Zachu (North Sikkim): Introduction
Unexplored Valleys in the North
Is the golden age of exploration in the Himalayas dead? Mostly yes, but there remain some pockets which have escaped the attention of trekkers thanks to a variety of often unpleasant reasons. This is true for North Sikkim where the Indian military (or rather their bureaucracy) has a firm grip over the areas close to the Tibetan border for fear of the Chinese Army. However, with patience and good local contacts it is possible to trek in certain predefined areas. I am very thankful to Hishey from Discover Sikkim travel agency in Gangtok, without her this trek would not have been possible.
Getting to north Sikkim takes some time. From Gangtok we drive for a day on treacherous roads, passing endless landslides, to reach Lachen in North Sikkim where we stay at the pleasant Chaten lodge for a night. The jungle of central Sikkim gives way to connifers and decidious trees with colourful autumn foliage. Lachen is the last major settlement in the area,and though the houses have a their own style, the town has a distinctive Tibetan feel.
Instead of covering a large area (for which permits are a nightmare, if possible at all), we spend ten days in the main valley of Kangchengyao. From Thangu we walk up the valley that leads to the very foot of the 6'889 m peak. We follow a meandering creek for most of the time, and it is this river Zachu that gives the area its name.
In summer, herders come up to let their yaks, sheep and goats graze on the abundant grass and flowers that cover the flat plateaus and steep hillsides. In autumn, the grass becomes dry, temperatures drop below freezing point at night and the people move down to their villages. While we are up there, we enjoy a fine spell of weather with cold nights and foggy afternoons.
Kangchengyao, the bearded mountain or "King Mountain", dominates the scenery. Across a large valley stands Chomoyulmo peak, his wife the "Queen Mountain". Behind Kangchengyao lies Guru Dongmar Tso, a lake visited and blessed by Guru Padmasambhava on his way to Tibet. Though temptingly close, we do not stray of our path - military presence would mean certain detection and unpleasant consequences, esp. for my local crew.
The valleys in Zachu were formed by glaciers, and the shape of the valleys are all old moraines, most surprising and picturesque are the plateaus from which we enjoy stunning views. The entire chain of tall peaks that form the border between Sikkim and Nepal rise to the west, culminating in the triangular south summit of Kangchenjunga. A dozen lakes and ponds invite for day trips and the reflection on their clear surface increases the feeling that the world here consists of only the blue of the sky and the white of snow.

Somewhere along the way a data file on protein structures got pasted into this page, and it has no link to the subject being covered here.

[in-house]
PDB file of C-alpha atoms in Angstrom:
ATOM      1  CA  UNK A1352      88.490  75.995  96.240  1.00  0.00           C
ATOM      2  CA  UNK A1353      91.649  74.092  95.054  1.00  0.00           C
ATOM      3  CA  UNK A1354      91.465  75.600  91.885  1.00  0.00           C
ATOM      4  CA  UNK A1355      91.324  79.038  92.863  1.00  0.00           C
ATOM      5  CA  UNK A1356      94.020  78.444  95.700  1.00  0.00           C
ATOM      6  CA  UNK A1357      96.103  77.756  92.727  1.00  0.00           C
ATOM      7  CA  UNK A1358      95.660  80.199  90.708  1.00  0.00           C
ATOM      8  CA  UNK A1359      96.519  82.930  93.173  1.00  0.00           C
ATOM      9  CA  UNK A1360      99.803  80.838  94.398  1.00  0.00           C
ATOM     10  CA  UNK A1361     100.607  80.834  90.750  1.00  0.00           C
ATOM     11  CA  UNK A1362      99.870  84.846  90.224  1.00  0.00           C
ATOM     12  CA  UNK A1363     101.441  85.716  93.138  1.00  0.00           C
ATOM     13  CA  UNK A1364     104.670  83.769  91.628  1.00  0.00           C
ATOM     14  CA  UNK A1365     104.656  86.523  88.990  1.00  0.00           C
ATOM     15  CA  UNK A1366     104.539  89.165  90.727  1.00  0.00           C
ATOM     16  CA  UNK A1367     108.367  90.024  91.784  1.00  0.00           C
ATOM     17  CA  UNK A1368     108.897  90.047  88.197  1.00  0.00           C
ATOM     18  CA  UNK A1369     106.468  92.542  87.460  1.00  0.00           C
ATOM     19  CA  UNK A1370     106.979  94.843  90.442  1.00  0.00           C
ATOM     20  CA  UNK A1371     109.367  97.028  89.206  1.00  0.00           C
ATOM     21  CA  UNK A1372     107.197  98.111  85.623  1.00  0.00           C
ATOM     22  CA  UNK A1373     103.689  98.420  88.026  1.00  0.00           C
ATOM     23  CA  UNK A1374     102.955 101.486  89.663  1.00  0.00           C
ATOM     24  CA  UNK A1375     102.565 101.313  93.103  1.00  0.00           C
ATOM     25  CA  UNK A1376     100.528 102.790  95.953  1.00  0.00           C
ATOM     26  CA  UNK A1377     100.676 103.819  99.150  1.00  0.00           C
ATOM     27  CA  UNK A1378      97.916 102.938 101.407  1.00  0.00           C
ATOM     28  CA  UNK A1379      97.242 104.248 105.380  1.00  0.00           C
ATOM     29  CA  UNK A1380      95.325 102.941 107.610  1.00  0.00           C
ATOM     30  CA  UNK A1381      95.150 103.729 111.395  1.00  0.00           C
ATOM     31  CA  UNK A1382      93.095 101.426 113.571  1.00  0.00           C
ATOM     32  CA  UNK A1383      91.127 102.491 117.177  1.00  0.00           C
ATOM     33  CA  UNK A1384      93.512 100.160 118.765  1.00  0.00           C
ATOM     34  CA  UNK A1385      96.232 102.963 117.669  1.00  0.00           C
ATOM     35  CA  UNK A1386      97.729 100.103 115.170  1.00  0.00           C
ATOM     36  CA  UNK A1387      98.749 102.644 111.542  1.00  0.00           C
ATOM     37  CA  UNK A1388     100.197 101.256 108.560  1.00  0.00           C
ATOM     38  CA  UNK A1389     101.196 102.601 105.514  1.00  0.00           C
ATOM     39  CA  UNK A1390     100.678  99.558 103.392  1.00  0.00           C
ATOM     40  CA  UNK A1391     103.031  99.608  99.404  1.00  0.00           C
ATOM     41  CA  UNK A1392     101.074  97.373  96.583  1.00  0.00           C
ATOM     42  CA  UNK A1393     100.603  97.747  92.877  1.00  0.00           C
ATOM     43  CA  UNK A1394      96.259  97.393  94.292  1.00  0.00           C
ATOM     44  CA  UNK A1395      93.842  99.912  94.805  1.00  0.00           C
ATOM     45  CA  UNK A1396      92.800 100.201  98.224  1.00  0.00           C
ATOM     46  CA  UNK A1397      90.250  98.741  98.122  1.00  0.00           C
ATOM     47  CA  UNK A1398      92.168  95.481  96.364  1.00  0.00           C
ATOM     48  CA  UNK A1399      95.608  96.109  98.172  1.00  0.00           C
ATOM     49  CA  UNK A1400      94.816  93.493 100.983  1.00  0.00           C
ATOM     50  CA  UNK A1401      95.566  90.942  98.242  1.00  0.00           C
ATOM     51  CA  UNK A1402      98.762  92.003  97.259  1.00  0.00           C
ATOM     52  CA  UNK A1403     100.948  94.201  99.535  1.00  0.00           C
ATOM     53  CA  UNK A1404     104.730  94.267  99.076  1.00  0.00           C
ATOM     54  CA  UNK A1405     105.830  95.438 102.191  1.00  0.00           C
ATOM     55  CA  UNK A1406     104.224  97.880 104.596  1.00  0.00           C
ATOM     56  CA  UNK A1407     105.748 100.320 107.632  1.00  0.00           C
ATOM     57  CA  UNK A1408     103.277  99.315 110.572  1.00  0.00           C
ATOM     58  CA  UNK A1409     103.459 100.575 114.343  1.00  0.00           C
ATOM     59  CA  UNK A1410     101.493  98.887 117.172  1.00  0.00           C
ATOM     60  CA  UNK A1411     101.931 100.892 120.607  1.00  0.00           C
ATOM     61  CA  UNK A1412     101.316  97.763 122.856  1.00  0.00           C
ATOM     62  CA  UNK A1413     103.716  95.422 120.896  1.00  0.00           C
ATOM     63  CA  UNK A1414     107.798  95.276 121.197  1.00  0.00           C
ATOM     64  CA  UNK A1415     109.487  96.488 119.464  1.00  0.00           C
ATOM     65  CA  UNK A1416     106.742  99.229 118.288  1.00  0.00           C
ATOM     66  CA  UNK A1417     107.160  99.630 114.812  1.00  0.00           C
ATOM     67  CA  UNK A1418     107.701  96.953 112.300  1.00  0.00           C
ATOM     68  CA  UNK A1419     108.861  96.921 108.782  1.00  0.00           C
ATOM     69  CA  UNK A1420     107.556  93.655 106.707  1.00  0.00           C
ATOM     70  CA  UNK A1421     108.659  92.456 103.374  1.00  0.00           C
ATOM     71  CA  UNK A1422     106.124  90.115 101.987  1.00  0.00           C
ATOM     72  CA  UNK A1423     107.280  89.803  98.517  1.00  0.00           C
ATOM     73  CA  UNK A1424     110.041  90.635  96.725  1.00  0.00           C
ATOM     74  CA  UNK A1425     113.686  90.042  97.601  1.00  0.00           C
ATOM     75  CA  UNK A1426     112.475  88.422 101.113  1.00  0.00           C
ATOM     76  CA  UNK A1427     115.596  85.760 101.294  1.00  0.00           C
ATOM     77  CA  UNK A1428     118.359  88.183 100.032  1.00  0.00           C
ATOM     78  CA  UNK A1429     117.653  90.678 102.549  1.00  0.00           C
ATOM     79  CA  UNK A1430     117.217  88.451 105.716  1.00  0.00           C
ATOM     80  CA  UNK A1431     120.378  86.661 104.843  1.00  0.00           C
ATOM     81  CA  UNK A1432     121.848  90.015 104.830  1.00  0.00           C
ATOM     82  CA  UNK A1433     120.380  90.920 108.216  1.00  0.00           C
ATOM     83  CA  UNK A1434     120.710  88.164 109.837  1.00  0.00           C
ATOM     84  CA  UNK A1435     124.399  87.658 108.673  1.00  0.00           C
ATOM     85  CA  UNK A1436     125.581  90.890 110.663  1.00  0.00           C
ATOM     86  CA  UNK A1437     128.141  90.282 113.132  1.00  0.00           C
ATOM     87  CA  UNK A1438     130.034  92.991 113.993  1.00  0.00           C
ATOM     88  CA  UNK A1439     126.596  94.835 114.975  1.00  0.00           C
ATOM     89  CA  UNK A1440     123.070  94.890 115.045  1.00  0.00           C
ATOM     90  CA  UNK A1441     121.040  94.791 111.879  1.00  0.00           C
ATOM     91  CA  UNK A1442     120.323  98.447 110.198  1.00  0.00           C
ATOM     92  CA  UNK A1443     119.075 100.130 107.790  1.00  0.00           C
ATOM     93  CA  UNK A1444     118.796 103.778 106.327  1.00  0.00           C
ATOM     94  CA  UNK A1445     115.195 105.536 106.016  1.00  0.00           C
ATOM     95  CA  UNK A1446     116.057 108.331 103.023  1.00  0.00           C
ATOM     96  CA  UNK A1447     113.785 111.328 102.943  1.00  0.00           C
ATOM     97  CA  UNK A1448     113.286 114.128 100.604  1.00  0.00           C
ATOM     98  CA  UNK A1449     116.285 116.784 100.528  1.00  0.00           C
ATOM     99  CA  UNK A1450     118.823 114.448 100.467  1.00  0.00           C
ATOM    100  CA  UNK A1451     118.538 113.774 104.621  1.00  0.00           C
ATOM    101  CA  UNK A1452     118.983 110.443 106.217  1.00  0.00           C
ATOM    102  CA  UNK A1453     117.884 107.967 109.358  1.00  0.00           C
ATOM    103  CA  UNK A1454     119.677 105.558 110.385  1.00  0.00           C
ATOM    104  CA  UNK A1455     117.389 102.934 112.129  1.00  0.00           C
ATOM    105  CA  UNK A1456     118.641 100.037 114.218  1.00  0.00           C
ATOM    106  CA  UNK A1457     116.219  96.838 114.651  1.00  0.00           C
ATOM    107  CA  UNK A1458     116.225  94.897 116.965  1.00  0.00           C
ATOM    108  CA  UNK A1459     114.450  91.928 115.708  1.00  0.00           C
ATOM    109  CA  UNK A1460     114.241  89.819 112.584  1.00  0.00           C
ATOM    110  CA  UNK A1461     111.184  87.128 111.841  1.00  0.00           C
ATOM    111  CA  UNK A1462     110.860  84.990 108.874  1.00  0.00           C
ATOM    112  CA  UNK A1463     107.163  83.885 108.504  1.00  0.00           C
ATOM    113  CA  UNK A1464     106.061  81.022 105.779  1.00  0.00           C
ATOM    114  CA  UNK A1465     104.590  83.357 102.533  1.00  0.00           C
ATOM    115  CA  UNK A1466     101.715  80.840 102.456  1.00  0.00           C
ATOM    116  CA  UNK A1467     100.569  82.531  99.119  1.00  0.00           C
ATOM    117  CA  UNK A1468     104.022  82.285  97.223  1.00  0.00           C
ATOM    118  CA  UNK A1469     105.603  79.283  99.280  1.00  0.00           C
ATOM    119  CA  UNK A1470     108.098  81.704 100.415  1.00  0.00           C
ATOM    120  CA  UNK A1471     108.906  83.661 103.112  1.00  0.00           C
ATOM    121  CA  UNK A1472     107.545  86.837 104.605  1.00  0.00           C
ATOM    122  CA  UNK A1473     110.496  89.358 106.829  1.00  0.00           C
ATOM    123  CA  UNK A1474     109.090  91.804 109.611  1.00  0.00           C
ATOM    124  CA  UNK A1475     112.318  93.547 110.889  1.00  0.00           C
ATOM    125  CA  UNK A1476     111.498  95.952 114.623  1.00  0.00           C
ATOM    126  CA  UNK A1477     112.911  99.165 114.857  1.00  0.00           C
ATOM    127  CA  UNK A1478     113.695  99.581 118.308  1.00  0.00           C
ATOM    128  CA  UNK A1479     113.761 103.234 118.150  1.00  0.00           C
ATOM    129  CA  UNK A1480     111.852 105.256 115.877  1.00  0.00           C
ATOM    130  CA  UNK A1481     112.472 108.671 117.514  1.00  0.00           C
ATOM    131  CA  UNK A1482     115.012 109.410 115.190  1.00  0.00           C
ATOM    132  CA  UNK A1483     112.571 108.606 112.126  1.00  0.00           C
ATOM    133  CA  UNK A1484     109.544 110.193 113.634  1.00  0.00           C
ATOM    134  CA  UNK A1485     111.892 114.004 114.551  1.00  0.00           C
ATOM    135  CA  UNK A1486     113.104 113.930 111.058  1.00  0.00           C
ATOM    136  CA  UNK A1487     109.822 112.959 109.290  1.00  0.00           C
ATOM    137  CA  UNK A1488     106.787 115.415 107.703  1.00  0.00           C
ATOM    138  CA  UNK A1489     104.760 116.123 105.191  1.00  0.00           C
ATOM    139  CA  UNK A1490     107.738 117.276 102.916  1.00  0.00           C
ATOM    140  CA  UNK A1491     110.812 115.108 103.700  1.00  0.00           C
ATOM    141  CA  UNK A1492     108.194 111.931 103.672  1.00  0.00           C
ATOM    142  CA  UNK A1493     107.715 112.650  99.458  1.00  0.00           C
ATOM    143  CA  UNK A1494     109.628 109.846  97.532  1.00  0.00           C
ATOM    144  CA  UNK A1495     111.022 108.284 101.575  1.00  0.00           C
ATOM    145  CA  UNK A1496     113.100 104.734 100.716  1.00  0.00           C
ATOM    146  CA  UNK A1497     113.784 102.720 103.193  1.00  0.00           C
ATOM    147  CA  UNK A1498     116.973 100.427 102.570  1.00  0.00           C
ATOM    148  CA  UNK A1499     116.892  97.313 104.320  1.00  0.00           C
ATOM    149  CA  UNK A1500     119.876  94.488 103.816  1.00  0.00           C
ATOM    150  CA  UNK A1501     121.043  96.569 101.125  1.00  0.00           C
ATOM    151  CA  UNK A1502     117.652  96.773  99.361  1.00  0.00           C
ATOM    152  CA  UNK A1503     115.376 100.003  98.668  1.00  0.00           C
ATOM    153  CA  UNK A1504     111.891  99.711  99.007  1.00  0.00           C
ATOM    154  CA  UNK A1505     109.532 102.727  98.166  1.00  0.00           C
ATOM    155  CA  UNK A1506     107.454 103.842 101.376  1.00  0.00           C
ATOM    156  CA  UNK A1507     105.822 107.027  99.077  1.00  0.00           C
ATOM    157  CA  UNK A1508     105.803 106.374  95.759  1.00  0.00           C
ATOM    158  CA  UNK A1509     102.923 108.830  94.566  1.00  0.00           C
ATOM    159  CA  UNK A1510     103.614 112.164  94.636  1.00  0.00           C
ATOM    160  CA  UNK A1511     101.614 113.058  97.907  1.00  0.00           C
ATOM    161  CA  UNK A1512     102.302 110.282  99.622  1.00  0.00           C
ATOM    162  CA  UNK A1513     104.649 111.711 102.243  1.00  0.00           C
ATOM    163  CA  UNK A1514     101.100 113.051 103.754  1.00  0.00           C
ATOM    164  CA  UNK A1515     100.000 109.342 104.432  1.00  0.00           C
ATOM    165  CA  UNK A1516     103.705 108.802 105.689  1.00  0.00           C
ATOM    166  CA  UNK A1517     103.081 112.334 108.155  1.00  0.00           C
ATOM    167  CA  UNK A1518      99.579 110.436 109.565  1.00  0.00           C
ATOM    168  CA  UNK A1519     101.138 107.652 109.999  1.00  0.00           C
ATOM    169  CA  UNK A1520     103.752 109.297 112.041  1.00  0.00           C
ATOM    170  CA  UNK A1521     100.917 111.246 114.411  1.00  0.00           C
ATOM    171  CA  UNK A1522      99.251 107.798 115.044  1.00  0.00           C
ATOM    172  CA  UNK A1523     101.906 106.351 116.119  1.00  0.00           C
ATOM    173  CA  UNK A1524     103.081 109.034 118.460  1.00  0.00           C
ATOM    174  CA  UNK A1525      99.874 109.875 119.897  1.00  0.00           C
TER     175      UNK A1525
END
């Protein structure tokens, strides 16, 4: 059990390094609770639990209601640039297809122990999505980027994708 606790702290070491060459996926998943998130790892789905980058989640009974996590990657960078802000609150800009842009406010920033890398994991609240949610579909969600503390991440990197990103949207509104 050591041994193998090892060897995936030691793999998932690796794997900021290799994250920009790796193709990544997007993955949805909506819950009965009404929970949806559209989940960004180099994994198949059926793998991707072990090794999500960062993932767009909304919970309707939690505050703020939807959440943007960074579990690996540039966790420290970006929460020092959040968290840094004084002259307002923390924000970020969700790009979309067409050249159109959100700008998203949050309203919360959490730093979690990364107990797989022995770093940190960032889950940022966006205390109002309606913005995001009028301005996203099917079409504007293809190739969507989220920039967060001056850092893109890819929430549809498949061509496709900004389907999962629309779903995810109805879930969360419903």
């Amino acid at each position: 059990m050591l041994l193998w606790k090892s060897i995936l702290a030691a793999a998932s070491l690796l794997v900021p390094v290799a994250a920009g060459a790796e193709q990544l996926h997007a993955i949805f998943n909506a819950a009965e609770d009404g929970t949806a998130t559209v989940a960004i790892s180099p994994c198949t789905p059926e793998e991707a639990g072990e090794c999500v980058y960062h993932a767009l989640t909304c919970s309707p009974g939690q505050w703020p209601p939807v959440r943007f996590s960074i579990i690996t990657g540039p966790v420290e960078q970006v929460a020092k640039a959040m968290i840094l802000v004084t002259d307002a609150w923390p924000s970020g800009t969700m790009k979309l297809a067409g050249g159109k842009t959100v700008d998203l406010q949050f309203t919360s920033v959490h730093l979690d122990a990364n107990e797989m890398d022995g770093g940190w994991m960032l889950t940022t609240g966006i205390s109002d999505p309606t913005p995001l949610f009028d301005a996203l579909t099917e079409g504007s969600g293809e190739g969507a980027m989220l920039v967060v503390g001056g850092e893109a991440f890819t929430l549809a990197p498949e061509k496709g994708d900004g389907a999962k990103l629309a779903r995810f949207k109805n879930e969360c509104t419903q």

It is time to leave the Zachu valley and find a way into the valley of Deuthang to the south. Our guide knows a pass between the edged peaks, but by the time we have reached the foot of the pass thick fog has moved in and makes orientation difficult. The bad weather front from some weeks ago has dumped a large amount of snow, we wade through high remains in search of the pass. Finally a cold breeze indicates the col to reach the valley of Deuthang.
Famous lamas have meditated in the caves of the Deuthang valley, most well-known is Alexandra David Neel, the French Buddhist woman who showed extreme courage and strength on the journeys in Tibet. Deforestation has taken away some of the previous charm of the valley, but it is a nice contrast to the barren Zachu area and we spend two days enjoying the wildlife and the lush vegetation. Then, sadly, my visit in North Sikkim already comes to an end. We walk down to the road at Kelap and ride back to Gangtok.
From Gangtok we take a local jeep to visit the tea gardens of Temi in south Sikkim. Just nearby lies Sandruptse, a "hill" on whose top stands a huge statue of Sikkim's guardian, Guru Padmasambhava. The snow and ice seems far away as we gaze at Kangchenjunga through the green leaves of the forest.
The last major destination before returning to Nepal is Darjeeling. After having spent many days in Sikkim, the city does not feel that exciting, but occasionally when wandering through the narrow alleys one can feel what it must have been like a hundred years ago when traders from all over India met and major explorations of the British started here.
For a proper good-bye from the mountains I get up early and watch the sunrise from Tiger Hill. While Darjeeling lies asleep in the shade, the sun rises as a red circle through the dense fog and the Kangchenjunga massif explodes in colours. It was certainly not my last visit to North Sikkim.
In-depth travelogue with pictures:
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|(c) 2007, Carsten Nebel|